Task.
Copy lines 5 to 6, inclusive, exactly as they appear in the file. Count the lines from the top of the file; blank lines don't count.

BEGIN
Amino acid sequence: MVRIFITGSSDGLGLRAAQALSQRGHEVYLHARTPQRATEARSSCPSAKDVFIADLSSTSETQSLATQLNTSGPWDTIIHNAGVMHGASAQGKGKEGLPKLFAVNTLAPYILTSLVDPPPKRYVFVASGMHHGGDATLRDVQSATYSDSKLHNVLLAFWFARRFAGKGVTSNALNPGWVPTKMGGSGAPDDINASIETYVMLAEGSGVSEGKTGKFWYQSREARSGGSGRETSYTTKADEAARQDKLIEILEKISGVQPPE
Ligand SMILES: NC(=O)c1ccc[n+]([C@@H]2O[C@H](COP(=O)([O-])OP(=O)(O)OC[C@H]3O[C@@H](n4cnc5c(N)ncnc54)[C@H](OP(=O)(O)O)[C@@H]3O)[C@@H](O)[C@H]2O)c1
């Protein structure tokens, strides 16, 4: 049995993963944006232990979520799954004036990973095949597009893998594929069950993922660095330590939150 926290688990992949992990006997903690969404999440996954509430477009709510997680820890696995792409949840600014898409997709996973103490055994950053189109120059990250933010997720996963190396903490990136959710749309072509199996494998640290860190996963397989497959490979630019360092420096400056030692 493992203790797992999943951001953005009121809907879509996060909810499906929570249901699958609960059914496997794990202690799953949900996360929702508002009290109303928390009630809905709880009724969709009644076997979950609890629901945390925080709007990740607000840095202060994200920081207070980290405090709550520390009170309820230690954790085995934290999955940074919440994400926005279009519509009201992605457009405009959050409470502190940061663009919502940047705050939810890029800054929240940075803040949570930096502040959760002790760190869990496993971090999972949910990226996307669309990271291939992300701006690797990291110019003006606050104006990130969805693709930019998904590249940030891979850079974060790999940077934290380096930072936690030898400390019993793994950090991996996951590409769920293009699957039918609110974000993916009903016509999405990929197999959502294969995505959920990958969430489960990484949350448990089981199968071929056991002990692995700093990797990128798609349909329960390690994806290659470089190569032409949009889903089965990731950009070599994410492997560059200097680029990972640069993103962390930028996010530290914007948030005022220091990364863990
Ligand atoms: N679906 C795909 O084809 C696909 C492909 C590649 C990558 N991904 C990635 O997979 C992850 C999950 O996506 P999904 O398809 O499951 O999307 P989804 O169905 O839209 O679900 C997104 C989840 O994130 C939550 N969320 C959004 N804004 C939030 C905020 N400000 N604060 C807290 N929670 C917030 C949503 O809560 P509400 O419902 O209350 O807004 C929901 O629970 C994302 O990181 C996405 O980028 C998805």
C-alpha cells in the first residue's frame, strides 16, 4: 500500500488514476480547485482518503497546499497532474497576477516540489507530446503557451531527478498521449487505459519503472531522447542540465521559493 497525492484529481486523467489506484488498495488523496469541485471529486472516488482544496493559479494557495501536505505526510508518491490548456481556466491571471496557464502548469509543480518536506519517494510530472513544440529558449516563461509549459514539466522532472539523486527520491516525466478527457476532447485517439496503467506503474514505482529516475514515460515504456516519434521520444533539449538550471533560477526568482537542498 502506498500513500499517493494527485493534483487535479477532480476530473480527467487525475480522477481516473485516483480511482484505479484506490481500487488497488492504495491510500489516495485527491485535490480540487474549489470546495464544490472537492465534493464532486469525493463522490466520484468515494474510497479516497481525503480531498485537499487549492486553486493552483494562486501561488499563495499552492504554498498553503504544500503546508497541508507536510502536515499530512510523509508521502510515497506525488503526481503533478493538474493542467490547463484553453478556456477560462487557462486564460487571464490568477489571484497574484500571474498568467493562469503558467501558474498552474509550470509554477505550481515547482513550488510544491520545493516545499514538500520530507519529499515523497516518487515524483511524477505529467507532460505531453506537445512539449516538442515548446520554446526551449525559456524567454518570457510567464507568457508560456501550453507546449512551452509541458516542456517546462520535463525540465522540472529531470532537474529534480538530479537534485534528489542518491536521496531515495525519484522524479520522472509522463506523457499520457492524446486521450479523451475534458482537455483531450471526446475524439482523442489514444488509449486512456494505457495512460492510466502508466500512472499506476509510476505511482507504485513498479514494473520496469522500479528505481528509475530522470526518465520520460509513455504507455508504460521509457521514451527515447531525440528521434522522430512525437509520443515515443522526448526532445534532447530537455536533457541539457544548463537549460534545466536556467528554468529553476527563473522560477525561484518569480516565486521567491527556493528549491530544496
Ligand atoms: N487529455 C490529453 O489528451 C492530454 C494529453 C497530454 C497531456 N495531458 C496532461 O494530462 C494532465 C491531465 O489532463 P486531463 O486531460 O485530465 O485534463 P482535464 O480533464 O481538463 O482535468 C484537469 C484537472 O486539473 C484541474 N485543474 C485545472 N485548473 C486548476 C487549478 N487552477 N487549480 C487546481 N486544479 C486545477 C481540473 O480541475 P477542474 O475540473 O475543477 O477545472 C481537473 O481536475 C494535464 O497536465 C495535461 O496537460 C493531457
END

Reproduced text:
C-alpha cells in the first residue's frame, strides 16, 4: 500500500488514476480547485482518503497546499497532474497576477516540489507530446503557451531527478498521449487505459519503472531522447542540465521559493 497525492484529481486523467489506484488498495488523496469541485471529486472516488482544496493559479494557495501536505505526510508518491490548456481556466491571471496557464502548469509543480518536506519517494510530472513544440529558449516563461509549459514539466522532472539523486527520491516525466478527457476532447485517439496503467506503474514505482529516475514515460515504456516519434521520444533539449538550471533560477526568482537542498 502506498500513500499517493494527485493534483487535479477532480476530473480527467487525475480522477481516473485516483480511482484505479484506490481500487488497488492504495491510500489516495485527491485535490480540487474549489470546495464544490472537492465534493464532486469525493463522490466520484468515494474510497479516497481525503480531498485537499487549492486553486493552483494562486501561488499563495499552492504554498498553503504544500503546508497541508507536510502536515499530512510523509508521502510515497506525488503526481503533478493538474493542467490547463484553453478556456477560462487557462486564460487571464490568477489571484497574484500571474498568467493562469503558467501558474498552474509550470509554477505550481515547482513550488510544491520545493516545499514538500520530507519529499515523497516518487515524483511524477505529467507532460505531453506537445512539449516538442515548446520554446526551449525559456524567454518570457510567464507568457508560456501550453507546449512551452509541458516542456517546462520535463525540465522540472529531470532537474529534480538530479537534485534528489542518491536521496531515495525519484522524479520522472509522463506523457499520457492524446486521450479523451475534458482537455483531450471526446475524439482523442489514444488509449486512456494505457495512460492510466502508466500512472499506476509510476505511482507504485513498479514494473520496469522500479528505481528509475530522470526518465520520460509513455504507455508504460521509457521514451527515447531525440528521434522522430512525437509520443515515443522526448526532445534532447530537455536533457541539457544548463537549460534545466536556467528554468529553476527563473522560477525561484518569480516565486521567491527556493528549491530544496
Ligand atoms: N487529455 C490529453 O489528451 C492530454 C494529453 C497530454 C497531456 N495531458 C496532461 O494530462 C494532465 C491531465 O489532463 P486531463 O486531460 O485530465 O485534463 P482535464 O480533464 O481538463 O482535468 C484537469 C484537472 O486539473 C484541474 N485543474 C485545472 N485548473 C486548476 C487549478 N487552477 N487549480 C487546481 N486544479 C486545477 C481540473 O480541475 P477542474 O475540473 O475543477 O477545472 C481537473 O481536475 C494535464 O497536465 C495535461 O496537460 C493531457